Exercise: Why are three of the aromatic 13C NMR signals in this compound doubled?
Constitutionally Heterotopic Protons:
Exercise: Partial 500 MHz 1H NMR spectrum of two stereoisomers of a pyridyl diamine are shown below. Each signal integrates to 2 protons. These spectra were used by the researchers to assign stereochemistry. (Kneeland, D. M.; Ariga, K.; Lynch, V. M.; Huang, C.-Y.; Anslyn, E. V. J. Am. Chem. Soc. 1993, 115, 10042) Assign the signals, explain why they are different, and assign the structures. HINT: review ABX3. Click spectrum for answer
5-HMR-8.2 Magnetic Equivalence
There is an additional element of symmetry which is important for NMR spectra that involve J-coupling, the magnetic equivalence or inequivalence of nuclei. Protons that are enantiotopic or homotopic will have the same chemical shift, but they will not necessarily be magnetically equivalent. For two protons to be magnetically equivalent they not only have to have the same chemical shift, but they must also each have the same J coupling to other magnetic nuclei in the molecule. This is easiest to see from some specific examples.
On the other hand, the two pairs of equivalent protons in trans-bis(carboethoxy)cyclopropane are NOT magnetically equivalent, because each of the A protons is coupled differently to the two X protons (one is a trans coupling, the other a cis). In the Pople nomenclature, such magnetically inequivalent nuclei are given an AA' designation. Thus the bis(carbomethoxy)cyclopropane is referred to as an AA'XX' system, where A and A' refer to protons that are symmetry equivalent but not magnetically equivalent. The spectrum will be much more complicated than two triplets, and both sets of proton signals will be identical.
In general any system which contains chemical shift equivalent but magnetically inequivalent nuclei of the AA' type will not give first order splitting patterns, although sometimes the spectra may appear to be first order ("deceptively simple" spectra). For example, X-CH2-CH2-Y systems are of the AA'XX' type, but the coupling constants JAX and JAX' are often close enough in size that apparent triplets are seen for each CH2 group. See Section 5-HMR-15 for examples.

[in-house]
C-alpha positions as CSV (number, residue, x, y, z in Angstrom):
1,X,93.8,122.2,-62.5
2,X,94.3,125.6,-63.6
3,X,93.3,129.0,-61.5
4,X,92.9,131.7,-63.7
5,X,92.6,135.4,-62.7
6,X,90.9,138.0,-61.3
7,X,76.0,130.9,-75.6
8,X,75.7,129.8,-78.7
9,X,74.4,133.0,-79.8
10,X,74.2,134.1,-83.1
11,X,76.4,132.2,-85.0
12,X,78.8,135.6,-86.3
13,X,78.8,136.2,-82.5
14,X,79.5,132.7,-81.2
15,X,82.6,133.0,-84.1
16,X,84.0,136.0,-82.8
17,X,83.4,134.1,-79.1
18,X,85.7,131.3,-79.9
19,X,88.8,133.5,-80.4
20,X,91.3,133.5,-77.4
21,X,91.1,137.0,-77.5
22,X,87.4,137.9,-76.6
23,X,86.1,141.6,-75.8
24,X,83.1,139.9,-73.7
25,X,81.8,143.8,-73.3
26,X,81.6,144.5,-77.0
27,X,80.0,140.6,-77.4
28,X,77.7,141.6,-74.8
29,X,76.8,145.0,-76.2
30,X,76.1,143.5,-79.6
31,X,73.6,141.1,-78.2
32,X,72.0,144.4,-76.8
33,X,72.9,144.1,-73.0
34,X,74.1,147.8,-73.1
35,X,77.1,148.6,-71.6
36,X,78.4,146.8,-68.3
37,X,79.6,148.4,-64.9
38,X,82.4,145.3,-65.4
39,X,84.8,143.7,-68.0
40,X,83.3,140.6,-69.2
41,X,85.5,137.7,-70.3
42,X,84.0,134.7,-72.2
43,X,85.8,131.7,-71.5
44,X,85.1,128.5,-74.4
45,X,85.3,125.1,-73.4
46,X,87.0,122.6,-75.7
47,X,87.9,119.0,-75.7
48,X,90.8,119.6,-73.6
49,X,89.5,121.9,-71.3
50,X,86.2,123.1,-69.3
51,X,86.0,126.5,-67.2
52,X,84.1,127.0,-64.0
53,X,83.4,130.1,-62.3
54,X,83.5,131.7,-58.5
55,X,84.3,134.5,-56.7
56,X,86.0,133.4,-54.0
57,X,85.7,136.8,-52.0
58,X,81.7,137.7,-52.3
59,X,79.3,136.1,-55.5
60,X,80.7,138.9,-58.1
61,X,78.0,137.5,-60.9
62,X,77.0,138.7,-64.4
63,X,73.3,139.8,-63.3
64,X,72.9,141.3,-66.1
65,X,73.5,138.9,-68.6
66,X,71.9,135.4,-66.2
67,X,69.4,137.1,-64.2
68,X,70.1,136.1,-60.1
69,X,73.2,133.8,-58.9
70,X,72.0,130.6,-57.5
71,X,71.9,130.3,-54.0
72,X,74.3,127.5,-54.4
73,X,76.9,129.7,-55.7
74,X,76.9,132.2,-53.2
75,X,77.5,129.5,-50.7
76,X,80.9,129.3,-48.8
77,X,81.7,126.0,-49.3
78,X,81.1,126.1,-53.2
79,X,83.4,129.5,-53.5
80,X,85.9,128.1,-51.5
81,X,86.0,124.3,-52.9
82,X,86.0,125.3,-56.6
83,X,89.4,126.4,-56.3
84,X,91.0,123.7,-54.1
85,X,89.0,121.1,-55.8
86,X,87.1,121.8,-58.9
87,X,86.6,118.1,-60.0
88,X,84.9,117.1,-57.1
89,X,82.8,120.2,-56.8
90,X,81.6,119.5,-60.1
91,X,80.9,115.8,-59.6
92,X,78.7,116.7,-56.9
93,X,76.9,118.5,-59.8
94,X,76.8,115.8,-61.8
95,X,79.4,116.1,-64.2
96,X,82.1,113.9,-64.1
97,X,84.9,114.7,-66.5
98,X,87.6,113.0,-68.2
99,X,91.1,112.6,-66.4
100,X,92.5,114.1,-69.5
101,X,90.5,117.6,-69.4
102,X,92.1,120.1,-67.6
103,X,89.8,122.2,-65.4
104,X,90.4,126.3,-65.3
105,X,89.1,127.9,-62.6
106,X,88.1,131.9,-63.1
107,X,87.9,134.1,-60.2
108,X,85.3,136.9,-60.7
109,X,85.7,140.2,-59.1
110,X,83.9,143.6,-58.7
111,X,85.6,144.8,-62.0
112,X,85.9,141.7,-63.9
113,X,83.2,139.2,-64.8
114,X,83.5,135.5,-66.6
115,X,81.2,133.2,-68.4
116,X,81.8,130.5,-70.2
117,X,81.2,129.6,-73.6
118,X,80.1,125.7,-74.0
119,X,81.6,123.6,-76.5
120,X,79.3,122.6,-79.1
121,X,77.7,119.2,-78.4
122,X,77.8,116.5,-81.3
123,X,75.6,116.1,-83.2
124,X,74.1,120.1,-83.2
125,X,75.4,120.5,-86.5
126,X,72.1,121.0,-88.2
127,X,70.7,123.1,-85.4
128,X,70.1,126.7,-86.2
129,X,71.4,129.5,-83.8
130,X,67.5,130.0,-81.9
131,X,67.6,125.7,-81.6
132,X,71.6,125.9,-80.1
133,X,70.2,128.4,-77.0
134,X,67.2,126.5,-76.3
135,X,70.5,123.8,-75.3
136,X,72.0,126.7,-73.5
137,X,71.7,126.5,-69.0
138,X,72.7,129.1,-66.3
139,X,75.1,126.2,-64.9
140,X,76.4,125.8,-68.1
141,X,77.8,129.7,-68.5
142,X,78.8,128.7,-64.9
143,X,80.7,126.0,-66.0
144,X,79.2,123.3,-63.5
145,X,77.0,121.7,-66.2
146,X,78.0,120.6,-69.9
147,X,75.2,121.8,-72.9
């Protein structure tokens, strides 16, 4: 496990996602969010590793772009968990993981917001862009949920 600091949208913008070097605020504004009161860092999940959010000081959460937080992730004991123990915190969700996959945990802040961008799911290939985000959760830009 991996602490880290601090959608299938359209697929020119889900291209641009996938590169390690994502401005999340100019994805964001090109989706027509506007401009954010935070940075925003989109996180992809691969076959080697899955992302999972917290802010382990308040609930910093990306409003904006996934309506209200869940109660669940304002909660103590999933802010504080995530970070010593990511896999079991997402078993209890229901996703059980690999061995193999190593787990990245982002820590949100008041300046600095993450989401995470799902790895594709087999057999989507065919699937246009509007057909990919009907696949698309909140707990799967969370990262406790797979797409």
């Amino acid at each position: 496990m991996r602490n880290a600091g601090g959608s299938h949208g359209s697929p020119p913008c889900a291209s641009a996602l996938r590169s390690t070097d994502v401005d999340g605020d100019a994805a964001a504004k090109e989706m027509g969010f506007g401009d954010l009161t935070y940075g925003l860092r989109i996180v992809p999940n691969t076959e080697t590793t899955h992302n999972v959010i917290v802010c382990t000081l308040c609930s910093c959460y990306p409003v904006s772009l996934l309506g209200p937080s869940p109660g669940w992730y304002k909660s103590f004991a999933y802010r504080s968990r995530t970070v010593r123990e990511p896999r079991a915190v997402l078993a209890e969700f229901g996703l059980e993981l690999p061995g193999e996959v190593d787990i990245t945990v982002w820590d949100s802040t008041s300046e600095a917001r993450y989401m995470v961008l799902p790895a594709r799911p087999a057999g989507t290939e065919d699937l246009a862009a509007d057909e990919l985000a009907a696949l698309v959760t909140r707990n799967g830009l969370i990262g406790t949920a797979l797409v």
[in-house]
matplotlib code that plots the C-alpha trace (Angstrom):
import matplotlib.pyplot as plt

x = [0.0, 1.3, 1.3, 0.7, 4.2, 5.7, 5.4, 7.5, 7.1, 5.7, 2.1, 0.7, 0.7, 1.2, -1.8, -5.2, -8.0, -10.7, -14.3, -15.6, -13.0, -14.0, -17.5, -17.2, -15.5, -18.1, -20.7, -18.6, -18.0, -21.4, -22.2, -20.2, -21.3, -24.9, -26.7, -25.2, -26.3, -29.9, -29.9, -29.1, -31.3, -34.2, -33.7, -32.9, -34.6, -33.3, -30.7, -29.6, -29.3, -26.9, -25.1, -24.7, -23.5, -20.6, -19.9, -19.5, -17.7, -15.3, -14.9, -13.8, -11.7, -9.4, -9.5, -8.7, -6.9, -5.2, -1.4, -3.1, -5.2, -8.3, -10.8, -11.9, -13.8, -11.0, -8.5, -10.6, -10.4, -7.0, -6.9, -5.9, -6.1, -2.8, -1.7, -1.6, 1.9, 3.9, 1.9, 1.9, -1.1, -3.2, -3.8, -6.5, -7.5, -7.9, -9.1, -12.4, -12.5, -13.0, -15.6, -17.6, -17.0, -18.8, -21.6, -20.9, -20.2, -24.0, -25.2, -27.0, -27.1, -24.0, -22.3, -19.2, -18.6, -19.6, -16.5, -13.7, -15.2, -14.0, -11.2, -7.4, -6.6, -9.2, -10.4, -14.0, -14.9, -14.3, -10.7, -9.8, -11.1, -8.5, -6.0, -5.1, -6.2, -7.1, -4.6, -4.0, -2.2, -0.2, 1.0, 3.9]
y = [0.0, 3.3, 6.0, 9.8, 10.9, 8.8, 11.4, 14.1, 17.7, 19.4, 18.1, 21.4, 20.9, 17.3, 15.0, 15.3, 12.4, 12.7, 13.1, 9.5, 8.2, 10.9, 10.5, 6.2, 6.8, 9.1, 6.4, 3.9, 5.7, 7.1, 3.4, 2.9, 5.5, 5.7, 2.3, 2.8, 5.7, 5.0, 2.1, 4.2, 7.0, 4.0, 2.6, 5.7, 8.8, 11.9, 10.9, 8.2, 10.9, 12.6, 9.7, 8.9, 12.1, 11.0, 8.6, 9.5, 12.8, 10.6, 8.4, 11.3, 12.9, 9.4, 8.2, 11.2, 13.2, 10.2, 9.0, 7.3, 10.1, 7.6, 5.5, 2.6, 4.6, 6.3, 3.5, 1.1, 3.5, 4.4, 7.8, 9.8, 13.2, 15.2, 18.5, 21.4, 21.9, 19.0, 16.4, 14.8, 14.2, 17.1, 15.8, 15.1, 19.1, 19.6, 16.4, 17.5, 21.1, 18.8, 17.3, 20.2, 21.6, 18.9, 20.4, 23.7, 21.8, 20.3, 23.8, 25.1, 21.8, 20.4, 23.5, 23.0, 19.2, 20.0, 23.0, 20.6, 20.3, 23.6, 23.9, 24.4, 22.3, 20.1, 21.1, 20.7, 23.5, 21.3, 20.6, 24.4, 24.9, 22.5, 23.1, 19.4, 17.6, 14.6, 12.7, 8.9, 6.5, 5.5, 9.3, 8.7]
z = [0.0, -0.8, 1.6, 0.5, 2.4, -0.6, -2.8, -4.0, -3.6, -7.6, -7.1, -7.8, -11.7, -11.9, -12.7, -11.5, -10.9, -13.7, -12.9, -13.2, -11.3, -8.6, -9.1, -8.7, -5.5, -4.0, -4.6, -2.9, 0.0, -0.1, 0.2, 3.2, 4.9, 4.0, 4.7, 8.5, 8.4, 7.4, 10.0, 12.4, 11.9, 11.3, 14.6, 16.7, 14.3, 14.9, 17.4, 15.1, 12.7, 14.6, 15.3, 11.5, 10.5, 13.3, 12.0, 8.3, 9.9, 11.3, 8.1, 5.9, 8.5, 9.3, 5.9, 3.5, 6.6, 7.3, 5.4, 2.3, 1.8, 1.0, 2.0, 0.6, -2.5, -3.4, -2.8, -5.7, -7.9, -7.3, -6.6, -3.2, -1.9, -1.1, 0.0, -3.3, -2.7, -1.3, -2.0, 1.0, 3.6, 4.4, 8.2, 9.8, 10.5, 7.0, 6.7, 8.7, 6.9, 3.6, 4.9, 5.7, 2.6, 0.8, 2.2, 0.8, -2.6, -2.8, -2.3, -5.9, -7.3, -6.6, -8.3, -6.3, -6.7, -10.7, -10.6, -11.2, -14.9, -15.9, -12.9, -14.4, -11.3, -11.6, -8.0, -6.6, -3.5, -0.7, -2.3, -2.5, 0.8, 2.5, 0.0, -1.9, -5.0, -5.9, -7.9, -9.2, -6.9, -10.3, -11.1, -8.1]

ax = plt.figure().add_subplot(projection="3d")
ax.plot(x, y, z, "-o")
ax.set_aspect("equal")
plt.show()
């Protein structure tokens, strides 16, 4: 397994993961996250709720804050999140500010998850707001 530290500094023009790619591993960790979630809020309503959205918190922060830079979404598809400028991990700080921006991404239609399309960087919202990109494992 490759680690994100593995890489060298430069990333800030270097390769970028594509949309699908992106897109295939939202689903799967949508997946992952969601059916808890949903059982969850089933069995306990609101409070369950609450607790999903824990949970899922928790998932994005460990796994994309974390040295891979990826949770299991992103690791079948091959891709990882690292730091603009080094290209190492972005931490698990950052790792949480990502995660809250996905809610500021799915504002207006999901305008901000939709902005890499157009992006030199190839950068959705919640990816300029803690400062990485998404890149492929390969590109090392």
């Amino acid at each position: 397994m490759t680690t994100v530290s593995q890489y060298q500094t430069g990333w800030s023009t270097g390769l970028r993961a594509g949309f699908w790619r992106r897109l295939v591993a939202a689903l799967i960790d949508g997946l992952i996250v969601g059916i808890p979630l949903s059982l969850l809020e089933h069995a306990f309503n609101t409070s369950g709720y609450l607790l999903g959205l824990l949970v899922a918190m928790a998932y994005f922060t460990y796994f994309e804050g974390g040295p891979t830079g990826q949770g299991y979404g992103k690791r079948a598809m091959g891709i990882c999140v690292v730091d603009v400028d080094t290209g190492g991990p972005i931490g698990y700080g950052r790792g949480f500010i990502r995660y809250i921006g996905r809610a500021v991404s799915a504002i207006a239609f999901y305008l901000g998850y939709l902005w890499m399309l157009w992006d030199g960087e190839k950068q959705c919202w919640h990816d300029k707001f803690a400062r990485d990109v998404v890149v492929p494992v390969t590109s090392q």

Two important generalizations:
Coupling between symmetry equivalent but magnetically inequivalent nuclei typically will affect the appearance of the NMR spectrum. In fact, it is the coupling between the equivalent nuclei that is responsible for the complexity of spectra of the AA'BB'.... type.
Coupling between magnetically equivalent nuclei does not affect NMR spectra, cannot be detected, and thus can be ignored.
The NMR Time Scale
It is important to recognize that diastereotopic and magnetic equivalence effects are subject to the time scale of the NMR experiment, which is on the order of tenths of a second (see Sect 8-TECH-3). Flexible molecules will often have several conformations, some of which may have lower symmetry than others. However, since these conformations are typically interconverting rapidly on the NMR time scale, the observed symmetry in the NMR spectrum will be that of the most symmetric conformation reachable. Thus cyclohexane is a sharp singlet at room temperature, whereas at -100 °C the ring inversion is slow on the NMR time scale, and a much more complex spectrum results (see Sect 5-HMR-5.3).